This article originally appeared on the Inspired Investorcontent site.
When Melanie Adams was just 11 years old, she was already thinking about big-picture impact when deciding what to do with her money. “I had a club with a friend where we raised money through lemonade stands and craft sales to sponsor an acre of rainforest,” she remembers.
Fast-forward, and Adams has made a career out of what is now call responsible investment. As the head of RBC Global Asset Management’s responsible investment operations, she continues to draw on those early days for inspiration.
“Responsible investment is something that I do truly believe in. I don’t think you can be in this space and only do it partway,” she says. With climate change top of mind globally, responsible investment has been gaining traction in recent years. Here, Adams shares what this means for investors.
Q. What does investing responsibly really mean?
Adams: We consider responsible investment as an umbrella term. Under that fall three broad categories: ESG (environmental, social and governance) integration, socially responsible investing and impact investing.
Q. Can you say more about the three responsible investment categories?
Adams. Sure. With ESG integration, you look at how a particular company is managing the risks and opportunities related to each of these three factors and whether or not this is reflected in the share price. This is done to help inform the investment decision. Some ESG considerations include:
- Environmental factors, which include climate change, water and wastewater management, and biodiversity.
- Social factors, which include how a company treats employees, customers and the communities that it operates in.
- Governance factors, which include areas such as executive pay, board diversity and board independence.
Socially responsible investing, on the other hand, is when you’re aligning your values with how you invest, screening out companies or sectors that don’t match your beliefs. Alternatively, some investors screen in certain sectors such as renewable energy. Some common negative screens include military weapons, alcohol, gambling and tobacco.
Finally, impact investing means investing for a measurable social or environmental impact as well as a financial return. An example might be investing in an organization that provides low-income housing to families in need.
Q. Why do you think there is an increased focus on responsible investing?
Adams. Investors are increasingly understanding that non-financial factors can have an impact on a company’s financial performance. Studies show that companies with good governance, and that manage their environmental and social risks, will perform better financially. There have also been studies that show women and millennials are a large part of the driving force behind investors caring more about responsible investing.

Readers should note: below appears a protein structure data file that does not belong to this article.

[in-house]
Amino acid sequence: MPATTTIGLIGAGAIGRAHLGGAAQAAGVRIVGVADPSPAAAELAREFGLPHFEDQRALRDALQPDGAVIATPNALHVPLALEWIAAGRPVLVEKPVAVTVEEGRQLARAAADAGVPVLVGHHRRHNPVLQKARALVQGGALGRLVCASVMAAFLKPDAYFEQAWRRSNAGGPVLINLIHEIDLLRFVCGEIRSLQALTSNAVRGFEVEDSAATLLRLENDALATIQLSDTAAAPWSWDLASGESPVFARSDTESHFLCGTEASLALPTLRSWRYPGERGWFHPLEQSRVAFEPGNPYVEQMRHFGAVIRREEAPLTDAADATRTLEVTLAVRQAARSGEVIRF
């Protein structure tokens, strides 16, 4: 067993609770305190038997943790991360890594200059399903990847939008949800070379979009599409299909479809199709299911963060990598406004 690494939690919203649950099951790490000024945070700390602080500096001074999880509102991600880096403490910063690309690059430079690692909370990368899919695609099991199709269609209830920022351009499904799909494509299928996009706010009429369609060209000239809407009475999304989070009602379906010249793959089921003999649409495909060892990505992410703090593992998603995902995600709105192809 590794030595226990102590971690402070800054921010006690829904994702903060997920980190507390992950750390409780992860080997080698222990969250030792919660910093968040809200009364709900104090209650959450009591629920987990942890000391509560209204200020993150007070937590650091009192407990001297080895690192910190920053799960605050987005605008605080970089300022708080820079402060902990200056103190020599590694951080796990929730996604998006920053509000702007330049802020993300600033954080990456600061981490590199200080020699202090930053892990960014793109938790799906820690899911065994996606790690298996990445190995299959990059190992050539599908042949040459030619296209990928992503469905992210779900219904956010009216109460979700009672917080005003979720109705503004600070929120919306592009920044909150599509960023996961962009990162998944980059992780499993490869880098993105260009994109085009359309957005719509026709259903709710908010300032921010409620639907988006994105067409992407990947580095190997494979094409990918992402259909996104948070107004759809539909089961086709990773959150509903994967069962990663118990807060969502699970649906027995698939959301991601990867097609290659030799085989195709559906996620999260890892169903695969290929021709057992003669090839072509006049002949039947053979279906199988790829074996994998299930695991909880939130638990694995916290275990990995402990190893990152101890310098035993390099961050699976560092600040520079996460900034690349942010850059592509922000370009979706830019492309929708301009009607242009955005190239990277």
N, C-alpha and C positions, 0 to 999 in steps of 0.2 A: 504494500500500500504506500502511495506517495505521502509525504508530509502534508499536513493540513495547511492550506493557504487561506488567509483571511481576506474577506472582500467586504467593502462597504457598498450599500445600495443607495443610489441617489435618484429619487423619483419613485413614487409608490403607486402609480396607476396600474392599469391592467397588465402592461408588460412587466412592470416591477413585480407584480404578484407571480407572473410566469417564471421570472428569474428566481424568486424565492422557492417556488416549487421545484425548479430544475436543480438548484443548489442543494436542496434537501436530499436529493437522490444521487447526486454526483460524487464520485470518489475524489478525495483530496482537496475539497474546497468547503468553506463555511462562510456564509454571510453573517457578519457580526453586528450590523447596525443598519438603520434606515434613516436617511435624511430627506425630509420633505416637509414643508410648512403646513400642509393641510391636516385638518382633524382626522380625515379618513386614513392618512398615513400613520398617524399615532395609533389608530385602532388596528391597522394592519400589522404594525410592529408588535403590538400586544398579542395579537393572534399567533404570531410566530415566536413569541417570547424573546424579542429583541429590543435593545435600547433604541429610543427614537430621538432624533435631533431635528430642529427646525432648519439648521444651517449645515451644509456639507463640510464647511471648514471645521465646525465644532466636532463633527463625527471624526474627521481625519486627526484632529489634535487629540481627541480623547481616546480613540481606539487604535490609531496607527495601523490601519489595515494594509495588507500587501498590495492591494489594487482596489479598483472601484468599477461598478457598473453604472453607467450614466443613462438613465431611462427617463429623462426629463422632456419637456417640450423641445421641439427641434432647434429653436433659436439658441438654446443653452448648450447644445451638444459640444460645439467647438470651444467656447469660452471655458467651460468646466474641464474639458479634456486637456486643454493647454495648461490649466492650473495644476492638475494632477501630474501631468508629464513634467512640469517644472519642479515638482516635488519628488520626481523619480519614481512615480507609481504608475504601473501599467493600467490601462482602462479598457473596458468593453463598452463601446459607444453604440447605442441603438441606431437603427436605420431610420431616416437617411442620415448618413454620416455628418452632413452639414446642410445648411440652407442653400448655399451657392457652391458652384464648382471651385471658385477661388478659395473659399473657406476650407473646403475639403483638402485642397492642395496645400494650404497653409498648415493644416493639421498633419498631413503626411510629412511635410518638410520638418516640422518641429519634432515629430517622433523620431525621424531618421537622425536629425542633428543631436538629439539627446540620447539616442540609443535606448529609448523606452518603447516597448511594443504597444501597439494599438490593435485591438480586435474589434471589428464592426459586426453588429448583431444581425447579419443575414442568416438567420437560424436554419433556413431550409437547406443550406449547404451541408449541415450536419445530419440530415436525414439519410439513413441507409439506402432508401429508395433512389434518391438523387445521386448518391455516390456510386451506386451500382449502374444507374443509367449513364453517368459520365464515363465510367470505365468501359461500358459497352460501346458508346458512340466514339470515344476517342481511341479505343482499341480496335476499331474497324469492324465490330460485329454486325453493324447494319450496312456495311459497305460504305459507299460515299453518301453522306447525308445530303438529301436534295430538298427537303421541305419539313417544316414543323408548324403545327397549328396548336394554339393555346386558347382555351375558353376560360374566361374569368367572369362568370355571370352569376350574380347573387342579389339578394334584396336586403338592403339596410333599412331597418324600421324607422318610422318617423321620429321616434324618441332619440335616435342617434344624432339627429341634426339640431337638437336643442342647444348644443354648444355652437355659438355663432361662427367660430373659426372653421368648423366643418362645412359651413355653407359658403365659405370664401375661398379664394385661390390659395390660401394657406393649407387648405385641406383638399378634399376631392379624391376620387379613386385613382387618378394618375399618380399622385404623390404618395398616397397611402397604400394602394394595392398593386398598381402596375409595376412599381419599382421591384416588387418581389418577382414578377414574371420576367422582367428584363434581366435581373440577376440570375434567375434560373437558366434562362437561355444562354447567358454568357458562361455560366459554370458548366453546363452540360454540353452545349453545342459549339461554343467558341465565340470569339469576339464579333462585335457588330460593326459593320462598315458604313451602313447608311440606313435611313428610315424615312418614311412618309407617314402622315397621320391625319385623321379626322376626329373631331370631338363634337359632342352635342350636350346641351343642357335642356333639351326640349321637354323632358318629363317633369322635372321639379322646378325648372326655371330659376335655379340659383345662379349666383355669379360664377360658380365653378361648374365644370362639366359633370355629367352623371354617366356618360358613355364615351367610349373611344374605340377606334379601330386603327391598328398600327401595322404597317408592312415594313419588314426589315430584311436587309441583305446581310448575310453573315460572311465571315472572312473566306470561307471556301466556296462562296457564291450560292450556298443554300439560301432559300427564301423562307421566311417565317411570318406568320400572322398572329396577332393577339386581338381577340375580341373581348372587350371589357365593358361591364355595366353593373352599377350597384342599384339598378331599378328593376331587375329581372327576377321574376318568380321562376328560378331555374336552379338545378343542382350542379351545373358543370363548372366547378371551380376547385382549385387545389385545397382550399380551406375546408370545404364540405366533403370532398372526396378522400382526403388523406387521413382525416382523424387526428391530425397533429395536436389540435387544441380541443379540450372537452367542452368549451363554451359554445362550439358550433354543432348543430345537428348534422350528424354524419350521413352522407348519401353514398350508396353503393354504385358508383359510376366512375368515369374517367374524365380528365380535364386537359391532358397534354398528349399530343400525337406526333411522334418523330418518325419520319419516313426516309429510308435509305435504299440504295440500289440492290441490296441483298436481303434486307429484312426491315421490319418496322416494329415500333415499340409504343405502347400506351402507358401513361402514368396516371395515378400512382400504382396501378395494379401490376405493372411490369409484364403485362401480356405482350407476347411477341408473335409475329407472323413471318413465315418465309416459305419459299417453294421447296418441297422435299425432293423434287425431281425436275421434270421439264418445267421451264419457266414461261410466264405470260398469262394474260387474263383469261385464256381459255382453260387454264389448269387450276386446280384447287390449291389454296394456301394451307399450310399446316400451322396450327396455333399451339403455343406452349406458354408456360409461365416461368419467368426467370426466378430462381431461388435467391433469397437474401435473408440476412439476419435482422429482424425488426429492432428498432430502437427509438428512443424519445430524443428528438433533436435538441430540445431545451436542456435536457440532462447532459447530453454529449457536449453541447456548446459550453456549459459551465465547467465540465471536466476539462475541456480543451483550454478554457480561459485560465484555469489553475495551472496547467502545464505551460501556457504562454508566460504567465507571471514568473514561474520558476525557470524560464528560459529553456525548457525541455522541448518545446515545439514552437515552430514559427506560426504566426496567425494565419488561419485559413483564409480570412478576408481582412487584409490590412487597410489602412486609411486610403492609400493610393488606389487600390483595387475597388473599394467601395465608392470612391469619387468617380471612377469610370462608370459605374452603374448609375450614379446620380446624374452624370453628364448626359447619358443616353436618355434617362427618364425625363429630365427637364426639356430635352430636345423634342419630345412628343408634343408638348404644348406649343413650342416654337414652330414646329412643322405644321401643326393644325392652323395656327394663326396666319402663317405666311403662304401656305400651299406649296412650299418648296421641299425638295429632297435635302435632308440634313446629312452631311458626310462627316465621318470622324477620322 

Q. What kinds of questions should investors be asking?
Adams. With ESG specifically, it really depends on what’s relevant to the company and the industry it operates in. If you’re looking at a food and beverage company, for example, you would want to look at water usage and wastewater management. Or in the case of oil and gas companies, are they investing in clean technology or research and development? One way to get a real sense of what companies are doing is to compare them against their peers. You also want to determine if a company has good governance over its ESG factors. That means checking to see if they have robust policies and procedures in place to address material issues that may arise, which could be anything from environmental contamination to employee health and safety matters.
Q. How can individual investors do their own research?
Adams. Investors can visit a company’s website to look at annual reports and other corporate reports. For example, investors can review the board of directors to see if there’s the appropriate level of gender diversity. Or, do they have a plan to deal with the impacts of climate change on the business? Many companies are starting to come out with specific ESG reports. You can also find other great resources online, such as Canada’s Responsible Investment Association, the United Nations–supported Principles for Responsible Investment (PRI), and the Sustainability Accounting Standards Board (SASB).
Q. Who is responsible investment for?
Adams. I think all investors should be thinking about ESG factors. It used to be that earnings were the most important factor in assessing a company’s value, but now we know that non-financial factors make up a greater proportion of a company’s value. That may be due in part to the internet and social media, which allow quick public reactions that can impact share prices. It’s important to remember that it can be challenging to measure these non-financial factors, which include ESG risks and opportunities. As an investor, you need to give yourself the time to do the research and talk to knowledgeable people to get more comfortable in the space, but responsible investors agree that it’s well worth the effort.
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